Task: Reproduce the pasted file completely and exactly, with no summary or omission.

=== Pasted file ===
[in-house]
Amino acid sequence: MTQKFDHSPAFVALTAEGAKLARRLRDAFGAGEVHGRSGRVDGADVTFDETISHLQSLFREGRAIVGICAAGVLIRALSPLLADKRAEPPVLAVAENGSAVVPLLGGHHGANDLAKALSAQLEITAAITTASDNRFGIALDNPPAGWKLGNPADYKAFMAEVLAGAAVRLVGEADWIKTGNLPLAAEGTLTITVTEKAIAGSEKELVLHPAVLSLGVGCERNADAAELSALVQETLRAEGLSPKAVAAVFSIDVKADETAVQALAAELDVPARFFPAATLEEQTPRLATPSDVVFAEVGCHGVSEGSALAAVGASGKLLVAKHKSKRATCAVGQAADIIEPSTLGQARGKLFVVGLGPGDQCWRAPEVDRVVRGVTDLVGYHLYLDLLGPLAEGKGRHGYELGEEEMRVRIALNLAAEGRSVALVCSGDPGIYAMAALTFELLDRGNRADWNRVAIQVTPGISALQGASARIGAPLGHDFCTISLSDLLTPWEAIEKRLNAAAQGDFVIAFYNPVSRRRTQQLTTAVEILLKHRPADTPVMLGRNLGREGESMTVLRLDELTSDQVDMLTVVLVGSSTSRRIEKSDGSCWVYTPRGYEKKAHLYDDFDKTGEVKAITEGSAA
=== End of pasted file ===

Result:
[in-house]
Amino acid sequence: MTQKFDHSPAFVALTAEGAKLARRLRDAFGAGEVHGRSGRVDGADVTFDETISHLQSLFREGRAIVGICAAGVLIRALSPLLADKRAEPPVLAVAENGSAVVPLLGGHHGANDLAKALSAQLEITAAITTASDNRFGIALDNPPAGWKLGNPADYKAFMAEVLAGAAVRLVGEADWIKTGNLPLAAEGTLTITVTEKAIAGSEKELVLHPAVLSLGVGCERNADAAELSALVQETLRAEGLSPKAVAAVFSIDVKADETAVQALAAELDVPARFFPAATLEEQTPRLATPSDVVFAEVGCHGVSEGSALAAVGASGKLLVAKHKSKRATCAVGQAADIIEPSTLGQARGKLFVVGLGPGDQCWRAPEVDRVVRGVTDLVGYHLYLDLLGPLAEGKGRHGYELGEEEMRVRIALNLAAEGRSVALVCSGDPGIYAMAALTFELLDRGNRADWNRVAIQVTPGISALQGASARIGAPLGHDFCTISLSDLLTPWEAIEKRLNAAAQGDFVIAFYNPVSRRRTQQLTTAVEILLKHRPADTPVMLGRNLGREGESMTVLRLDELTSDQVDMLTVVLVGSSTSRRIEKSDGSCWVYTPRGYEKKAHLYDDFDKTGEVKAITEGSAA